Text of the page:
‘Fluid’ is the fourth track on Rushes, Paul McCartney’s second album as The Fireman.

The album was recorded in February 1998 at Hog Hill Mill, McCartney’s home in East Sussex. It was co-produced by Youth (Martin Glover), McCartney’s collaborator in The Fireman.

Two limited edition 12″ singles were also released from Rushes.

The first was released on the same day as the album, and was also titled Rushes. It contained the tracks ‘Fluid’, ‘Appletree Cinnabar Amber’, and an extended version of ‘Bison’ titled ‘Bison (Long One)’.

The single came with a huge fold-out poster of a naked woman – model Julie Lewis photographed by Bunny Yeager. The image also appeared in the inner sleeve and CD tray of the album.

The second 12″ single was released in 1999, and was titled ‘Fluid (Nitin Sawhney Remixes)’. It came in a yellow sleeve with blank white labels. Just 3,000 copies were pressed, all of which were numbered.

The single contained three Nitin Sawhney remixes of ‘Fluid’ subtitled Out Of Body And Mind Mix, Out Of Body Mix, and Out Of Body With Sitar Mix, as well as the album version of ‘Bison’.

McCartney also took part in a bizarre live webcast from Abbey Road Studio 2 on 29 September 1998. Invitations to the webcast were sent from “a fireman’s friend”, and read as follows:

As you probably know, there have been persistent rumors of late that an occasionally-erotic CD of ambient chill-out music, called “Rushes” by The Fireman, is not the work of The Fireman at all, but is rumored in fact to be the music of Paul McCartney – collaborating with that renowned producer of ambience, Youth.

This rumor is, of course, quite untrue. The documented fact that some years back (1993) Sir P. McC and Youth released another album (“strawberries, oceans ships forest“) under the nom de guerre The Fireman has nothing whatsoever to do with it.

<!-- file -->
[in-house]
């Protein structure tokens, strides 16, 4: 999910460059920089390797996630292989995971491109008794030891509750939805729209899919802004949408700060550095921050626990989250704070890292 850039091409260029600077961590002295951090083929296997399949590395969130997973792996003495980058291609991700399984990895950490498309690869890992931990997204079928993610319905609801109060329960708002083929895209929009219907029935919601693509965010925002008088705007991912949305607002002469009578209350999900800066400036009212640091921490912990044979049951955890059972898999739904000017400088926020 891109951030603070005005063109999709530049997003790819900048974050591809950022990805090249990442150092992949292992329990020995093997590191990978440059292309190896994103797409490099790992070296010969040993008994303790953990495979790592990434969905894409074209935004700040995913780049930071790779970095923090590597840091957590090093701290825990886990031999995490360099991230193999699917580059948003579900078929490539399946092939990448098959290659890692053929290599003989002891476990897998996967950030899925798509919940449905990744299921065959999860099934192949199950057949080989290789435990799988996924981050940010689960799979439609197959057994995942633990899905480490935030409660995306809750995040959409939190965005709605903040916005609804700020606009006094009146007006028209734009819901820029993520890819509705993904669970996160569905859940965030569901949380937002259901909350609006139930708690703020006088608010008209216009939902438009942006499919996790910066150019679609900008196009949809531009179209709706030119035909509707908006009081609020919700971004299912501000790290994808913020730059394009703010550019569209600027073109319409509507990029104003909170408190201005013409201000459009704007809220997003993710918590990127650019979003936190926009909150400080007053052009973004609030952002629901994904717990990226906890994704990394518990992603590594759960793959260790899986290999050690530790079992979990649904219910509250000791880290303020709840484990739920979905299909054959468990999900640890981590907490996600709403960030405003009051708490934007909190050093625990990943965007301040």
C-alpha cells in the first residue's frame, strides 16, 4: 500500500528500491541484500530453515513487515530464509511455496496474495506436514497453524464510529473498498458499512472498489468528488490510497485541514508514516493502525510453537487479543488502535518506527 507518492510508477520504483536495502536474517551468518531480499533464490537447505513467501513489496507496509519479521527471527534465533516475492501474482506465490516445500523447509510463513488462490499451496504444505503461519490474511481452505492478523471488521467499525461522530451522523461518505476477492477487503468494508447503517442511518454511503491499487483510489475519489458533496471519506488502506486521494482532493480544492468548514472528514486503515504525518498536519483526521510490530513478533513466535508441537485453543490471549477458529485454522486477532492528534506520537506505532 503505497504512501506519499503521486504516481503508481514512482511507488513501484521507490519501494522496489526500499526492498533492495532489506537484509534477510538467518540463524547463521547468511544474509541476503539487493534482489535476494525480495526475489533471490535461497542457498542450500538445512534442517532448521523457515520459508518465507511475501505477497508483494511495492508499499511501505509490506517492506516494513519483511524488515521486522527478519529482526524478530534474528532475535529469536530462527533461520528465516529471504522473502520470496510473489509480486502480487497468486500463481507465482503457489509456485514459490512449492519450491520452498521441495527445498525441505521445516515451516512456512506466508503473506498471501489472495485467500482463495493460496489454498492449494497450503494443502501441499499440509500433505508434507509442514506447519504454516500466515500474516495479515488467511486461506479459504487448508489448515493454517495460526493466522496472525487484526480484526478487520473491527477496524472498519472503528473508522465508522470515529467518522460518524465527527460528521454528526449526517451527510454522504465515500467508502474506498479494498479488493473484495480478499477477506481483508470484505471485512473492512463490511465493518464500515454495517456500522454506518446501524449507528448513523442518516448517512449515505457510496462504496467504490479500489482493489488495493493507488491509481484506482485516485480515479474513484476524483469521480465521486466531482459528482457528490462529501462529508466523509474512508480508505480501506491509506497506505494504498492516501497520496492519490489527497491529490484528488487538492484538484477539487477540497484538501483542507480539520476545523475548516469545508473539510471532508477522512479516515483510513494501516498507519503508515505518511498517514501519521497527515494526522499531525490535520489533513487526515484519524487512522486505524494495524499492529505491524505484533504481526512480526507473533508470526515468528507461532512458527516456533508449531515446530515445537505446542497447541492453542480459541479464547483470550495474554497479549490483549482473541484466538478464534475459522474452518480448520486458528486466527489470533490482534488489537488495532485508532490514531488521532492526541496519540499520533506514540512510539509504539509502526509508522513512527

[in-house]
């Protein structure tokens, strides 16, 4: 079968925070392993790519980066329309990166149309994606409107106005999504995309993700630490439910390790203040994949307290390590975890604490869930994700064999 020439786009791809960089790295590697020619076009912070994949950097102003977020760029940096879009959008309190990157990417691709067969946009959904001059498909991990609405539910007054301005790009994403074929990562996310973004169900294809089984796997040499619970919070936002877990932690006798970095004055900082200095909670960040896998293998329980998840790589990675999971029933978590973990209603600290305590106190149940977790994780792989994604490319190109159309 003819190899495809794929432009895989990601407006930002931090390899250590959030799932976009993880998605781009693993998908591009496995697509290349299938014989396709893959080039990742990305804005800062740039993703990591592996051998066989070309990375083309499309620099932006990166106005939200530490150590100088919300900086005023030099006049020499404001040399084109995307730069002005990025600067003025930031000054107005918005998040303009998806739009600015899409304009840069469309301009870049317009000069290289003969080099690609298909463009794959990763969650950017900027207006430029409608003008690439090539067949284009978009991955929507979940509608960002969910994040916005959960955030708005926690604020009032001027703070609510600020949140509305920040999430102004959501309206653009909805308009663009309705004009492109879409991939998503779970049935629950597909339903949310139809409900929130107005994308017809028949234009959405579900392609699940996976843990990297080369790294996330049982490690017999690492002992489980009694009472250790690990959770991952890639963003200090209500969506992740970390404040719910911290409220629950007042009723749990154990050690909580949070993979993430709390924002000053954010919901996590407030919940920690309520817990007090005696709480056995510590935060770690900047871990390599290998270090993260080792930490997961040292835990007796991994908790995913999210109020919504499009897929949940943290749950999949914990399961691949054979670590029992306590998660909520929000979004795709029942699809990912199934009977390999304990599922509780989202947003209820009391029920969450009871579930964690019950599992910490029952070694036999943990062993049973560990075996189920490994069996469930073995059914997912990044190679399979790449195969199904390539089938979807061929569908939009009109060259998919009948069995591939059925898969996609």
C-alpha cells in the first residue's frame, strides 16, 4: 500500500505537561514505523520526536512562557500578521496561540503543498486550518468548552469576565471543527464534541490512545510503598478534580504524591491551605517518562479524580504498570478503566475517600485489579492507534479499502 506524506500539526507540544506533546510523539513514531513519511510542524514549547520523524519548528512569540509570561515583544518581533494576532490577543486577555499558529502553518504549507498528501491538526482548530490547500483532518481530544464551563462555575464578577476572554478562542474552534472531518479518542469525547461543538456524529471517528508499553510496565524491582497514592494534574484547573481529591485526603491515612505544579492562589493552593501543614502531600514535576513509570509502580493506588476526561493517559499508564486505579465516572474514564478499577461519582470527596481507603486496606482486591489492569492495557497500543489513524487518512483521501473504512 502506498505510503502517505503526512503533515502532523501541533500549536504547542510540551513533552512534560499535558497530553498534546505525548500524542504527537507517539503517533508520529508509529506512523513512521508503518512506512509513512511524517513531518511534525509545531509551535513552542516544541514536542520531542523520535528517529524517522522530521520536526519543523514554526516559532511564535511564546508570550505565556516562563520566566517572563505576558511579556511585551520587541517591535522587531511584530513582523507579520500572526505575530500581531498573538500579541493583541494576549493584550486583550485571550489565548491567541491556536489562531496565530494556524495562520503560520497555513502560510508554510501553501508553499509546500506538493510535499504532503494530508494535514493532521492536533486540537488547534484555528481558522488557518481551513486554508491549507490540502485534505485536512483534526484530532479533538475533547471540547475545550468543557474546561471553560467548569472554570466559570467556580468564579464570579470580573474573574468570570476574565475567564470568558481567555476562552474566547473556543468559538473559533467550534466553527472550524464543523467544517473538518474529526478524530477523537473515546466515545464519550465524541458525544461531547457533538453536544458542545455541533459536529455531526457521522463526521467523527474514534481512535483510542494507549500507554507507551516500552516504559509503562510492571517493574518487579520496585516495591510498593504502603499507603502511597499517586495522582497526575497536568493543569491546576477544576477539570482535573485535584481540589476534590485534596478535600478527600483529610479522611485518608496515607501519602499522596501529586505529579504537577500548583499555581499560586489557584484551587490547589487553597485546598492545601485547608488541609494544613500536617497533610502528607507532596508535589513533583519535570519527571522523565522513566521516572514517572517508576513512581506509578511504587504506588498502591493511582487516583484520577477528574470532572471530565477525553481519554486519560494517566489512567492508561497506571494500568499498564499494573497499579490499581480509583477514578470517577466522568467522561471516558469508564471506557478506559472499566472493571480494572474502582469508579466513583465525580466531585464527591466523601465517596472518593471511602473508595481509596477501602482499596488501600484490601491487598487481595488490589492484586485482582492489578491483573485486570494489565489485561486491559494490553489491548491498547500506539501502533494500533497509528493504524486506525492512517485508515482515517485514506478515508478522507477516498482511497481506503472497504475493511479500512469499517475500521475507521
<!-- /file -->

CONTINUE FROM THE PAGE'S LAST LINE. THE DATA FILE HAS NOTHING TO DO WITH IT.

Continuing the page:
Of equal untruth is the claim that Rushes is being promoted by the inclusion of a totally naked woman on the inner sleeve of the CD, and that lifesized posters of said naked lady are going up around clubland soon.

Similarly, it would be massively incorrect to assert that Sir P. McC has anything whatsoever to do with the fact one track on the Rushes album (called “Fluid”) features the quite obvious sounds of a woman engaged in what the late & great Derek Taylor called “charvering.”

On the same (wildly speculative) fact, Sir P. McC’s publicist could not, of course, possibly comment on documented affidavits form DJs all over Europe whom – when asked to fill in the record company’s DJ Reaction forms – voted The Fireman’s “Rushes” to be great music to charver to.

ALSO the muted publicist is completely unable to confirm talk that The Fireman will be going on the internet this Friday from 7pm to 8pm GMT (2pm to 3pm ET) on:


to explain (a) himself and (b) his complete and utter lack of association with Sir P. McC.

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